Similarly, Arvind Mills, one of the largest denim producers in the world, has set up a denim garment factory in Mauritius with an annual capacity of 1 million pieces (planned to treble subsequently). It has also doubled the annual capacity of its shirt manufacturing plant in Bangalore to 4.8 million units.
Even yarn spinners have been investing in forward integration into fabrics, dyeing-processing and apparel, with the aim of providing a one-stop solution for customers.
Many of the larger companies have used recessionary trends in recent years to cut organisational flab, improve plant productivity and also reduce interest and other costs. This will now stand them in good stead as they look to compete more effectively in the global market.
The Role of Retail
Industry experts concur that the growth of organised retailing within India could be a huge enabler for improving product variety, quality and productivity amongst the supply base.
Though the largest Indian retailers are minnows compared to their global cousins, many of them have been steadily adopting management processes that compare well to global best practices including category management and B2B e-commerce. This has filtered through to the textile and apparel supply base as well, whether it is the adoption of data-interchange driven merchandise planning, or quality-improvement on the factory-floor.
Observers, including Indian retailers themselves, agree that foreign retailers would do much to hasten this process of development.
The government remains unmoved, although the Indian Finance Minister recently confirmed in an interview to the press that the government is “committed to the principle of allowing up to 26 per cent investment in retail by foreign companies,” provided the domestic retailers have achieved a scale where they can compete more effectively.
Opening of FDI certainly strikes a welcome note for financial investors and venture capitalists, who could later sell their stake to foreign retailers once the market opens up further. But the statement has left international retailers largely unmoved since many of them want a larger, if not complete, ownership of their operations in India.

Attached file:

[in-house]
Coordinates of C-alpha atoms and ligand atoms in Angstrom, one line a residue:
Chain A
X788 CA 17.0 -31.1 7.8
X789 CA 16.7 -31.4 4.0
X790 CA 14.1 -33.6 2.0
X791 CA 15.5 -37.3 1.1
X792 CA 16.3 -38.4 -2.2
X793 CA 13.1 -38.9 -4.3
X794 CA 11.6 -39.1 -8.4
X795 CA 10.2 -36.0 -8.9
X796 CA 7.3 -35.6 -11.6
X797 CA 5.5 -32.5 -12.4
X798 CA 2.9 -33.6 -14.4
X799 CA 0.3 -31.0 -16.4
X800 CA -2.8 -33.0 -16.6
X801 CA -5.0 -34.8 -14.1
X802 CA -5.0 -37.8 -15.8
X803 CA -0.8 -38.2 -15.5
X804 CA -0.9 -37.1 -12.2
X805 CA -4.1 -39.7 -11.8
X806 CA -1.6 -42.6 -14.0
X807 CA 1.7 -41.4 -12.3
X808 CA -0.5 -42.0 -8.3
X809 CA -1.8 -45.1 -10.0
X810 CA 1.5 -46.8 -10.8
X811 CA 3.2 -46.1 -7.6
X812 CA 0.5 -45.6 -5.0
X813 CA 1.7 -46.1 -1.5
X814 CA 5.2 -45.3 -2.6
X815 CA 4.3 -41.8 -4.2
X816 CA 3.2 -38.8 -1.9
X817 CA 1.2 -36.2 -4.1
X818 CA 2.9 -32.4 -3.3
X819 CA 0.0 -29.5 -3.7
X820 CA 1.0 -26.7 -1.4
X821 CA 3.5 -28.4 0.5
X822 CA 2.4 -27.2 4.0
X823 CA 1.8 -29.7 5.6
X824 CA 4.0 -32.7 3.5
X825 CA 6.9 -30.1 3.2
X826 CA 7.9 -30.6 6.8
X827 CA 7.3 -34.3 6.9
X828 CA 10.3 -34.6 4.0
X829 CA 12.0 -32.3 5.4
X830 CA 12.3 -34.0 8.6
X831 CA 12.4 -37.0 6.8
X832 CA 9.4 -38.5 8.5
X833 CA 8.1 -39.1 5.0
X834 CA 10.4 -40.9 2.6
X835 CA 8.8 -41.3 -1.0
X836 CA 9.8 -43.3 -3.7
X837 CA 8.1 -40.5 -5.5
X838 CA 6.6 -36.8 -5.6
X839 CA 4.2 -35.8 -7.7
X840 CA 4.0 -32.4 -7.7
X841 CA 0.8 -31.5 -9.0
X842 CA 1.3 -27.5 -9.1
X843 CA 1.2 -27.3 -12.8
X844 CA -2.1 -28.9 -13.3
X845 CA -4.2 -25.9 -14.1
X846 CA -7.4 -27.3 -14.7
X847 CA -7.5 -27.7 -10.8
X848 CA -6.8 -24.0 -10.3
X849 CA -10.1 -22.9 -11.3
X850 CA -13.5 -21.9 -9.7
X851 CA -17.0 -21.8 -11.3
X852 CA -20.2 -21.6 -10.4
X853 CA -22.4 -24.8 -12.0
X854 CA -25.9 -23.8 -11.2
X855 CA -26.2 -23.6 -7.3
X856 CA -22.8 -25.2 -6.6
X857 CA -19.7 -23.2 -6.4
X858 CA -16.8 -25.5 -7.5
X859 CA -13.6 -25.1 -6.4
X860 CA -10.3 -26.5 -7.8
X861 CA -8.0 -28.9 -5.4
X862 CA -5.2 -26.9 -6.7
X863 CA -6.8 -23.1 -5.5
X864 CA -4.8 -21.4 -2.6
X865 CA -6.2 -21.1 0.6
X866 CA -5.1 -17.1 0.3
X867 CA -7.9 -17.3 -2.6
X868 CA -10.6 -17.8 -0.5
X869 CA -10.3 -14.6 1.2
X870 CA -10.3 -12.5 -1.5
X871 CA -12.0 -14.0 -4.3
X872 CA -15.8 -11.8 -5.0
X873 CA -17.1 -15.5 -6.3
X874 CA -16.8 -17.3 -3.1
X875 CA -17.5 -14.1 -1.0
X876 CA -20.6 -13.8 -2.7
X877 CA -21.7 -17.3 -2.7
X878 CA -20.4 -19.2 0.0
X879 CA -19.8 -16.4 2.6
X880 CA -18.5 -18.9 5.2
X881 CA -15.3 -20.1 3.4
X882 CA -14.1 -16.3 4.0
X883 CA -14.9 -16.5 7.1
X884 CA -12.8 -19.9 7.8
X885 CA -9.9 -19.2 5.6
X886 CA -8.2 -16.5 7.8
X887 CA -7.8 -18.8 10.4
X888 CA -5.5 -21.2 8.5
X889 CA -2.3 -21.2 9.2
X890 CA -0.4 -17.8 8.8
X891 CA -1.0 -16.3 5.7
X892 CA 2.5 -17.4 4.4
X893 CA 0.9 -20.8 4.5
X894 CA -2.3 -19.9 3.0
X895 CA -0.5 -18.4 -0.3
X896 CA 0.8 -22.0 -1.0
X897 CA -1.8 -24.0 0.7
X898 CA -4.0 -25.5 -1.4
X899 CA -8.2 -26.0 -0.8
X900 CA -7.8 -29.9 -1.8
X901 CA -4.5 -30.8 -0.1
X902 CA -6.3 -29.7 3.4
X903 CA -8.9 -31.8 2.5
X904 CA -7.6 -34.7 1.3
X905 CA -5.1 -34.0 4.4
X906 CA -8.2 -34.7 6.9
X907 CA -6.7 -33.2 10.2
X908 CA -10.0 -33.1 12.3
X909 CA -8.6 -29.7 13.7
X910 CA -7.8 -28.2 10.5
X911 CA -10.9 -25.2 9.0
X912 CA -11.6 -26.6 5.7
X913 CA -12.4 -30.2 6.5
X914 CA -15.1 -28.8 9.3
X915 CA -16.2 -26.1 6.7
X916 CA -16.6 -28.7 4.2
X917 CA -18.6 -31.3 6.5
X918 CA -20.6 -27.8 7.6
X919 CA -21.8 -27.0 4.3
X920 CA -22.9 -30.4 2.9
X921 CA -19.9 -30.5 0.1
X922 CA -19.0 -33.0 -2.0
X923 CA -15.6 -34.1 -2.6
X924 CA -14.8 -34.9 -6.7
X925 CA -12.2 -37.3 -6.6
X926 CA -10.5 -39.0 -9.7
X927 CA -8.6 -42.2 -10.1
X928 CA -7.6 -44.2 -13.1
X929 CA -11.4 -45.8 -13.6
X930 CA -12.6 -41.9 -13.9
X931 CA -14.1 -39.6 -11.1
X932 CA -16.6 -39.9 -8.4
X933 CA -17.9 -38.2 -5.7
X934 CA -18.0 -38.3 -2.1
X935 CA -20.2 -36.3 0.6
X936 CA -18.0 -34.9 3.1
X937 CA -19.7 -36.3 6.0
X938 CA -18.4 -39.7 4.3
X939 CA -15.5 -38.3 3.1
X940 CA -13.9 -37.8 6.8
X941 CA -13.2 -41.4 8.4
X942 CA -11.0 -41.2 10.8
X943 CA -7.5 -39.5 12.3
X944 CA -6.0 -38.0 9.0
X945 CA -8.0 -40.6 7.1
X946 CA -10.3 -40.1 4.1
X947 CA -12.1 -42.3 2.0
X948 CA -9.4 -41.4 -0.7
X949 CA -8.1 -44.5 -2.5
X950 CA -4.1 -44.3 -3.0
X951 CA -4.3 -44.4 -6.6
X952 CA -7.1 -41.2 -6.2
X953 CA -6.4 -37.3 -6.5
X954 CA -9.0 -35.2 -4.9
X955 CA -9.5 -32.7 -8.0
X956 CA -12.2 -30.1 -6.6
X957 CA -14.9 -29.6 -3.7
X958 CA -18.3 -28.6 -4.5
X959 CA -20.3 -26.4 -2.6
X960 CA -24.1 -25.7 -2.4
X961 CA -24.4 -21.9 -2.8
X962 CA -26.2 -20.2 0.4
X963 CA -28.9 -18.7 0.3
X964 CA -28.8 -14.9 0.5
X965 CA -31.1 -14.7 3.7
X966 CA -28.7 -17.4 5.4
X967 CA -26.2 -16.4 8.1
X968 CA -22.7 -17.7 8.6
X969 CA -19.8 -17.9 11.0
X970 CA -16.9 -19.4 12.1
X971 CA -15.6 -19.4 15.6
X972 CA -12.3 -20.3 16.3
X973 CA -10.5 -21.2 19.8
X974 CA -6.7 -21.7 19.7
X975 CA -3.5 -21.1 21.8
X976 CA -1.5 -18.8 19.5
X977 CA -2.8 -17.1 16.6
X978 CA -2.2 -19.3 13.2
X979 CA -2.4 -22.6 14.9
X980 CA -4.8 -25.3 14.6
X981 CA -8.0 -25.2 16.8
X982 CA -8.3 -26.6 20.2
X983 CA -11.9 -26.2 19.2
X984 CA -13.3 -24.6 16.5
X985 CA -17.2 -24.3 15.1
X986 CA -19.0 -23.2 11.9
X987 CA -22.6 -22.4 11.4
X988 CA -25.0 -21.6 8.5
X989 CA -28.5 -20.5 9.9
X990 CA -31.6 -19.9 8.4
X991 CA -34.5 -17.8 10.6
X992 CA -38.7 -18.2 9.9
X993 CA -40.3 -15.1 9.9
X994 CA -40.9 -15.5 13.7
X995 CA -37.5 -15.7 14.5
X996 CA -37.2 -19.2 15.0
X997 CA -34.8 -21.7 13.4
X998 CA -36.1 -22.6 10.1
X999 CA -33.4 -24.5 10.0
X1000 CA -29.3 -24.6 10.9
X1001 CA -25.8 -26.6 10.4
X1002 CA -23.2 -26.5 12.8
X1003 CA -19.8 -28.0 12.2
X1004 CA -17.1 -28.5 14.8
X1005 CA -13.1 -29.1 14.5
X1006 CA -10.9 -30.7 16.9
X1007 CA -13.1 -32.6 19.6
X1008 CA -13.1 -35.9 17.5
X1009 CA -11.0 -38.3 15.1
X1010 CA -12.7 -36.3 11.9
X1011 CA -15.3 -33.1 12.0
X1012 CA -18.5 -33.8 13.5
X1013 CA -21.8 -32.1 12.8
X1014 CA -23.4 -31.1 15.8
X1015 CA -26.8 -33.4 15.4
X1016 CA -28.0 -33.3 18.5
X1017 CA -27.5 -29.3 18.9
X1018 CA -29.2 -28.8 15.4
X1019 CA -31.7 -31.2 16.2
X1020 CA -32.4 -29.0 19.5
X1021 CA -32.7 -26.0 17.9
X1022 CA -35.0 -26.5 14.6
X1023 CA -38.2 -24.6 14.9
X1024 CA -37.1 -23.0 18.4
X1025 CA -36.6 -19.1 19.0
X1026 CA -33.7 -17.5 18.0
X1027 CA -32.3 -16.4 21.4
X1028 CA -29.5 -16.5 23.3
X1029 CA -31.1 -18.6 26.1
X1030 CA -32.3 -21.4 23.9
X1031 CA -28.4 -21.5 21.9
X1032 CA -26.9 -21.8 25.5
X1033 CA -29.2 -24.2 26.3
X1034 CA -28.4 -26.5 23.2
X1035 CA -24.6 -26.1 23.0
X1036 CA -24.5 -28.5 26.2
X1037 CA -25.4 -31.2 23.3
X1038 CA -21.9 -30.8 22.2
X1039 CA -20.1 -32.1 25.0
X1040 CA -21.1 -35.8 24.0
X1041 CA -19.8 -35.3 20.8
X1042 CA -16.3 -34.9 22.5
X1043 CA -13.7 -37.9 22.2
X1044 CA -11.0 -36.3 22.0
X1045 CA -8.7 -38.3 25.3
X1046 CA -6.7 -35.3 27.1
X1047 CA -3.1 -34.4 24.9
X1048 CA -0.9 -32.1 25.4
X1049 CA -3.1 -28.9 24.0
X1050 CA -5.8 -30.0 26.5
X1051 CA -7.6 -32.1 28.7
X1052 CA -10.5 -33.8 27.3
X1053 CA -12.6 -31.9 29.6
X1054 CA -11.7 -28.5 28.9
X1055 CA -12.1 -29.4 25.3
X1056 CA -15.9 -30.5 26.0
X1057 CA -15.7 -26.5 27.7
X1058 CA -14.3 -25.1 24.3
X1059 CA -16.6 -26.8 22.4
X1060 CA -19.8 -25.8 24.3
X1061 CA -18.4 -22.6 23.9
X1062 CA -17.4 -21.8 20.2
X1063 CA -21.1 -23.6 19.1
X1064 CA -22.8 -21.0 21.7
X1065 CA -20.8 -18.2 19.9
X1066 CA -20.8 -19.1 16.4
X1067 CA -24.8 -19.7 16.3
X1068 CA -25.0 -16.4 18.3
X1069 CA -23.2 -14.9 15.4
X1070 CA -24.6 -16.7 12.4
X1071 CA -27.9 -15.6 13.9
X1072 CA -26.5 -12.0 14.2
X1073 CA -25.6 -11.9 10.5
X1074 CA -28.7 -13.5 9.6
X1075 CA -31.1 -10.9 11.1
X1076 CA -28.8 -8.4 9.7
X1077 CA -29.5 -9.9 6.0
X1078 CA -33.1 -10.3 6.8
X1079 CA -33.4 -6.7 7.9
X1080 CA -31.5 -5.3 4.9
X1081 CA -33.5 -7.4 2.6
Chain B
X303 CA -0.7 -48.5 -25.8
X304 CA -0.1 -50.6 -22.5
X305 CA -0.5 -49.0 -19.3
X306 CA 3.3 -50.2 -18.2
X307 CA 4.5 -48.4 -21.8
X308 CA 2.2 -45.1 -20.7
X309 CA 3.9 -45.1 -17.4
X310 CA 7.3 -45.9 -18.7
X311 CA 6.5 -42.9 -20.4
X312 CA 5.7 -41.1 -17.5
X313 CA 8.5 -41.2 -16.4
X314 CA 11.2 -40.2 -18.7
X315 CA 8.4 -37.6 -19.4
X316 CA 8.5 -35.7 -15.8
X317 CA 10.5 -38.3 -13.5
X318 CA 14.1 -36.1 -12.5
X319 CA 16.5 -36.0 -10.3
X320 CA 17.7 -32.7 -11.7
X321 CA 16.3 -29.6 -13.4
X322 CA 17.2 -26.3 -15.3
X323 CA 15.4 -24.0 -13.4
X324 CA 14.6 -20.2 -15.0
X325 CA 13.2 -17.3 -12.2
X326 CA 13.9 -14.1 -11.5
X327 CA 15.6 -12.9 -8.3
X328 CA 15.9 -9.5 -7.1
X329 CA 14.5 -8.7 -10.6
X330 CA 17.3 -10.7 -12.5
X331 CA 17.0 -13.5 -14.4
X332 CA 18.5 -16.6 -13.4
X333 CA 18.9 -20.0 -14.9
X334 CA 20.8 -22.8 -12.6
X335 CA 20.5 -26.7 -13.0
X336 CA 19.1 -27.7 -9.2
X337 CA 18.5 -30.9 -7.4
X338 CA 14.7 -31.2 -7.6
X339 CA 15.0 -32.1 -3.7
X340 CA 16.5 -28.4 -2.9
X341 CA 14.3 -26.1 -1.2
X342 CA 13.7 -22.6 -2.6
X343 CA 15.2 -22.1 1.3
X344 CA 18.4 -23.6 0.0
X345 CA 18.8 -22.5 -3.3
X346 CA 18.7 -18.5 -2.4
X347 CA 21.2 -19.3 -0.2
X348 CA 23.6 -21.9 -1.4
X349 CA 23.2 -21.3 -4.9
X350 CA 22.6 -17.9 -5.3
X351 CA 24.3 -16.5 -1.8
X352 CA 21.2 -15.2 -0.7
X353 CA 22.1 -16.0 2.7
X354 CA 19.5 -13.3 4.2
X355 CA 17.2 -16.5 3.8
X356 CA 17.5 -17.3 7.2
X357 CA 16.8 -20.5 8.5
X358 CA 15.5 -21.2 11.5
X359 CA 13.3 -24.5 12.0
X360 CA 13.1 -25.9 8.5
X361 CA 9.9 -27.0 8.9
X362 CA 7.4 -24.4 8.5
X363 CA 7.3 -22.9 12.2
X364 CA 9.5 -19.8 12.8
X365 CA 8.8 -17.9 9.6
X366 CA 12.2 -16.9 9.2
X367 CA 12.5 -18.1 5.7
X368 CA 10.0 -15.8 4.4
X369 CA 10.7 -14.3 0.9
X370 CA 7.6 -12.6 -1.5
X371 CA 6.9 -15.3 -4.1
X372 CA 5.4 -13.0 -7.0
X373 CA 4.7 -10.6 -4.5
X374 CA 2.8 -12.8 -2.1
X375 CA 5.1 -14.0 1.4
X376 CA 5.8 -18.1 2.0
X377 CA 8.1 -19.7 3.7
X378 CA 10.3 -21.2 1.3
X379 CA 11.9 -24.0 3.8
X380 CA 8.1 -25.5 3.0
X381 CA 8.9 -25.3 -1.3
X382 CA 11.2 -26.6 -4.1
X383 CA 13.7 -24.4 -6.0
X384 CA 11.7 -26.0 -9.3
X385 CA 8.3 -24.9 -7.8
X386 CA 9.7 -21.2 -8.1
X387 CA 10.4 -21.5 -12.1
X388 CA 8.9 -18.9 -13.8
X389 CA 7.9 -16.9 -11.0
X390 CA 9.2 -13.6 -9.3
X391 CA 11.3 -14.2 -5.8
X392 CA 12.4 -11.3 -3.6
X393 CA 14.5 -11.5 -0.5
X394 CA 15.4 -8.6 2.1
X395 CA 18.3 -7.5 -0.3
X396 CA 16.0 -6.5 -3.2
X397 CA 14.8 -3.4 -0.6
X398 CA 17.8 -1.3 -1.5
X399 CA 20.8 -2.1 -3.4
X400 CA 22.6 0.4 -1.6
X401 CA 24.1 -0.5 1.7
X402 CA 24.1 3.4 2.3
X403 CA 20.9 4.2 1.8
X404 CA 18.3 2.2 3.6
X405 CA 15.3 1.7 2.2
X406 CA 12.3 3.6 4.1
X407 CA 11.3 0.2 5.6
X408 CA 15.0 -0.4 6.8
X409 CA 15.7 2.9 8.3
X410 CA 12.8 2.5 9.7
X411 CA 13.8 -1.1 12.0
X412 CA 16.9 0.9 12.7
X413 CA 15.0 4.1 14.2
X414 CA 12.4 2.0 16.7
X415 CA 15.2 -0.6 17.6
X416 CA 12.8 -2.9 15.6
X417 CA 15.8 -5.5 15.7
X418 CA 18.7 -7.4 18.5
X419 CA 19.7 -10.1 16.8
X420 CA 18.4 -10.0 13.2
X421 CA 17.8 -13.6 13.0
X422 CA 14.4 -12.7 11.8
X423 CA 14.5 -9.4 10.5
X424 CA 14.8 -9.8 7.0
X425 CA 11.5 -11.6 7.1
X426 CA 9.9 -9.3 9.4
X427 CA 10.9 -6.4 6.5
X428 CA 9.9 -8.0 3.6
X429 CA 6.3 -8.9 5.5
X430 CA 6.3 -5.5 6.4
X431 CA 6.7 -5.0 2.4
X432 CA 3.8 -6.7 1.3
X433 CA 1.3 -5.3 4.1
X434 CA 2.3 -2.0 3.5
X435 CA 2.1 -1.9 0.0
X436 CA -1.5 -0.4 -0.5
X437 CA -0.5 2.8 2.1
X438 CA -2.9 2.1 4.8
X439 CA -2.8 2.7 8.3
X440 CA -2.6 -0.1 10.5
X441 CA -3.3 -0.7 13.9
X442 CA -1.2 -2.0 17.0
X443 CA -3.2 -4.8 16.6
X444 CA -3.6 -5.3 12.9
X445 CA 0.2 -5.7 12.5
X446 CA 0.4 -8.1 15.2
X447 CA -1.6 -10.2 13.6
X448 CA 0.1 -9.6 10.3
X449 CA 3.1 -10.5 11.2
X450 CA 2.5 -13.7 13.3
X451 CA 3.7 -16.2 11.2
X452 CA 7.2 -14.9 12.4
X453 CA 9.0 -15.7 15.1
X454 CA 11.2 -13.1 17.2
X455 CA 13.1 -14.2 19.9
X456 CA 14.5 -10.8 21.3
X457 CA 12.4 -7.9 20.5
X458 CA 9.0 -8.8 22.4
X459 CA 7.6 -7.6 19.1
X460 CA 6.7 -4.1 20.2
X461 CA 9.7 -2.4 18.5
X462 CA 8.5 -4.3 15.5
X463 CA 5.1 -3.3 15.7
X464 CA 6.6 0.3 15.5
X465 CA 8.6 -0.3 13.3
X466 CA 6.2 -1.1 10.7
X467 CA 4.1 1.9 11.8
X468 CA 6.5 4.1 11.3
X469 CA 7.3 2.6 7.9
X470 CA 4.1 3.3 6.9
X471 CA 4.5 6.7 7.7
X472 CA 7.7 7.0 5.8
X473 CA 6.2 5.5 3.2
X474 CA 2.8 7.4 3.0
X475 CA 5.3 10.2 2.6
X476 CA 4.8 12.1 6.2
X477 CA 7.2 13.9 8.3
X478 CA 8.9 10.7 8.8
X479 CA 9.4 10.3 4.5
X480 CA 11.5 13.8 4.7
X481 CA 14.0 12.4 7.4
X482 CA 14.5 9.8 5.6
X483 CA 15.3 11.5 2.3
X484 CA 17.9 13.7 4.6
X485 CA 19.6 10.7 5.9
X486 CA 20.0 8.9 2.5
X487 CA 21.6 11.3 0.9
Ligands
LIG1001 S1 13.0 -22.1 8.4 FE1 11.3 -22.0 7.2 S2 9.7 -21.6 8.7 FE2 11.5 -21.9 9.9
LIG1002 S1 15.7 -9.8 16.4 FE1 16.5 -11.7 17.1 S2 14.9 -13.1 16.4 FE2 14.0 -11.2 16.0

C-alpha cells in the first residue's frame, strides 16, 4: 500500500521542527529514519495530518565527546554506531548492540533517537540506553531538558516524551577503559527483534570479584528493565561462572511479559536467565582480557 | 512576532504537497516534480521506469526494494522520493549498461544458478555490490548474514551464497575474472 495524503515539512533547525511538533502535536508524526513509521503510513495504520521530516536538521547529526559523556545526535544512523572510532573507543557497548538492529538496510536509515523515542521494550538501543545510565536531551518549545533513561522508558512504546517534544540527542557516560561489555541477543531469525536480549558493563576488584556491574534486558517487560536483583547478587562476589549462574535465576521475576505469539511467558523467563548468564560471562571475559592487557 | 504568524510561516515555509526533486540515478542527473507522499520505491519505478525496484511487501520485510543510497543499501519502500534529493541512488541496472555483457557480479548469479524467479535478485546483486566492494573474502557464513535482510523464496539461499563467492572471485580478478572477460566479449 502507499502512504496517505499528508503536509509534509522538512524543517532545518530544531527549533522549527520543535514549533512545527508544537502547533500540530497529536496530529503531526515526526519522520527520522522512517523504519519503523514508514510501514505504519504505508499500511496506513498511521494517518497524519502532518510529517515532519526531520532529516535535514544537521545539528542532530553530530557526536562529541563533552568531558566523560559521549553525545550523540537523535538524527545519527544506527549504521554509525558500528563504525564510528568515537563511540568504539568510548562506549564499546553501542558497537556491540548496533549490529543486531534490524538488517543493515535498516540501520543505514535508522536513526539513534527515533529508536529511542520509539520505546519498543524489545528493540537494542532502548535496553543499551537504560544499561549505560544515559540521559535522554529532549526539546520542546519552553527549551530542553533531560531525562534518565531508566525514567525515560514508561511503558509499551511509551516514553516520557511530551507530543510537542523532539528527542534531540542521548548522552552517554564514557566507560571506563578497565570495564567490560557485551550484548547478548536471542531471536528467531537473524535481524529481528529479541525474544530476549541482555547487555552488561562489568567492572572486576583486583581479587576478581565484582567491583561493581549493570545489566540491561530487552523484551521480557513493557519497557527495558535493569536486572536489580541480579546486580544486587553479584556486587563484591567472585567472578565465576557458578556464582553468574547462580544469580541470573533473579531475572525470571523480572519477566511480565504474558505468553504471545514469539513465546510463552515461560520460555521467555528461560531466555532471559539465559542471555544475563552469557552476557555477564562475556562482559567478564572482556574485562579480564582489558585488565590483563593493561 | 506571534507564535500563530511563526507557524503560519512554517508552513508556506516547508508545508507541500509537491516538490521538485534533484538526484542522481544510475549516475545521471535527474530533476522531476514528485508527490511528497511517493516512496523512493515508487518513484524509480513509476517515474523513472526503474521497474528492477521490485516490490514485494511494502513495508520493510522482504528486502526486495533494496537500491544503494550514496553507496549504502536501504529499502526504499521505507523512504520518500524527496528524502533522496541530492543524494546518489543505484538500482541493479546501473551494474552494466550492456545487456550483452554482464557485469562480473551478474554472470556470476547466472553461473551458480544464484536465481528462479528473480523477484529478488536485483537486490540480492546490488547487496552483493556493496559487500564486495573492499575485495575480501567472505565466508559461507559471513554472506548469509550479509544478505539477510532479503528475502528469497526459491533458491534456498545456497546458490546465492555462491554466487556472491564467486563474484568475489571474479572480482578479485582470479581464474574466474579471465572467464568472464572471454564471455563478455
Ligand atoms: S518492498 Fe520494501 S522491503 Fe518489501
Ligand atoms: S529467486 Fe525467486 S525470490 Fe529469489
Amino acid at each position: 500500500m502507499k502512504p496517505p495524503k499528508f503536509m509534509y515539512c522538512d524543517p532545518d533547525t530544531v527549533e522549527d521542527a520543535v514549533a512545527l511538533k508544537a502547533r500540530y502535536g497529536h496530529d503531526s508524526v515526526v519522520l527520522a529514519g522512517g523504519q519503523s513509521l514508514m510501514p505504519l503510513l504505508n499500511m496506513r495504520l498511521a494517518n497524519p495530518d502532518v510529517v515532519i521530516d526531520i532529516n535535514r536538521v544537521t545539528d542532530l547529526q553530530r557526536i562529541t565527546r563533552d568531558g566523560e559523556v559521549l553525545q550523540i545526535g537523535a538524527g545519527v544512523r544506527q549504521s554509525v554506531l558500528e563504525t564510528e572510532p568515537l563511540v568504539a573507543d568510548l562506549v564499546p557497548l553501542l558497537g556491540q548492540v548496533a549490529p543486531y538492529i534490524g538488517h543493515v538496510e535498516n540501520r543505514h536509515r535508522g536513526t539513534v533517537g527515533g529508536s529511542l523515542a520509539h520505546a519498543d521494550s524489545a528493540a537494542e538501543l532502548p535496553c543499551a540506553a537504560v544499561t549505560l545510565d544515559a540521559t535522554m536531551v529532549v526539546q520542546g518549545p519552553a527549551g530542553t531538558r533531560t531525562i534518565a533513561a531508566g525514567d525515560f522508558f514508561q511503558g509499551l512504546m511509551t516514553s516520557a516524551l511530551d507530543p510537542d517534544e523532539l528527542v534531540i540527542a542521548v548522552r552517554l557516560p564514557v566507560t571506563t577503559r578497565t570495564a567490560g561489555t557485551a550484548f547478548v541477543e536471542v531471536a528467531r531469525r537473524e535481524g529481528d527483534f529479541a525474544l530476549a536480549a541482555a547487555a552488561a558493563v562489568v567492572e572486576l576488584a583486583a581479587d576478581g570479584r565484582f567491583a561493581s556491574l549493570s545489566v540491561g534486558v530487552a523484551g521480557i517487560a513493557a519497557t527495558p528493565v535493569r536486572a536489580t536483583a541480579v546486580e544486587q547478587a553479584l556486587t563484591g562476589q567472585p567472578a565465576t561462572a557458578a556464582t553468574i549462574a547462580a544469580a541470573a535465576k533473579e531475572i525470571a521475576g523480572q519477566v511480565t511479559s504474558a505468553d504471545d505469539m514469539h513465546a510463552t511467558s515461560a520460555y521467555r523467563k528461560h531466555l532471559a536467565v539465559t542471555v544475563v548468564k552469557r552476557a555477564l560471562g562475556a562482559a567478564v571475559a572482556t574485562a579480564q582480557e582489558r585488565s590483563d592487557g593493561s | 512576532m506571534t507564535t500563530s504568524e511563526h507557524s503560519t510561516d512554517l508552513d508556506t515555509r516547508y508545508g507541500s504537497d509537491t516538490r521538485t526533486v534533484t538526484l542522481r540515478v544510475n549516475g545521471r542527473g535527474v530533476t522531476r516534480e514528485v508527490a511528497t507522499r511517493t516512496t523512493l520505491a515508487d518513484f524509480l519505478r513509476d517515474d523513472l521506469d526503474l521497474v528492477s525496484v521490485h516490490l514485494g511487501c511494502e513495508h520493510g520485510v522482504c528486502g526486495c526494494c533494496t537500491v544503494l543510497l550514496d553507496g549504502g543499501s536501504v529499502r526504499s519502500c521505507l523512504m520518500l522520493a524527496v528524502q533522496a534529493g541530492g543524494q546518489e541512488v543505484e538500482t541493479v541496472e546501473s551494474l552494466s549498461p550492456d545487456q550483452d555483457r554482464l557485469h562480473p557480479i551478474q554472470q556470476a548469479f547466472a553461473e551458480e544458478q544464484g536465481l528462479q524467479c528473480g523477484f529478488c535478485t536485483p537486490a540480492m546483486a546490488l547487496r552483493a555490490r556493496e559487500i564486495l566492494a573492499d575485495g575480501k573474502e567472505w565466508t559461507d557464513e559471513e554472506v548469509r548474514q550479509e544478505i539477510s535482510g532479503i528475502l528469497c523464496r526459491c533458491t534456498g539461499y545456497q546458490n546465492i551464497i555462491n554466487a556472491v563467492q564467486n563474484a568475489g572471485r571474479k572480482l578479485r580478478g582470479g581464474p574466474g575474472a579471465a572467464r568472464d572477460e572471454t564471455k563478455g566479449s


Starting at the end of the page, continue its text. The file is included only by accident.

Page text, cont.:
More and more, India is seen by the world’s largest retailers as an important future market in which they must have direct access through their own subsidiaries, rather than through franchise or licence agreements, or minority stakes.
As a sign of their commitment to the country, many of them have been making politically-correct noises about increasing their sourcing volumes and supporting the local supply base.
JC Penney is looking at sourcing over US$700 million of merchandise in the coming years, while Gap is said to be already sourcing about US$600 million from the region. Others also see India as a growing source, and a potential market. The visit of Debenhams’ international director, Francis McAuley, was widely reported by the local press earlier this year.
Wal-Mart is also stepping beyond its generic sourcing of about US$1 billion to test market Indian brands in the USA. It has begun a pilot project in Houston (TX) with the producers of the Amul brand in India, to sell their sweets and ghee to the Indian population settled in the USA. If the response is encouraging, Wal-Mart plans to expand the presence to California, New York and New Jersey, the three largest states where the population of Indian-origin is sizeable.
UK’s Woolworths states in its CSR 2003 document that: “India is a growing source of inspiration…and it is essential that we develop our understanding of the potential to manufacture chosen products there.”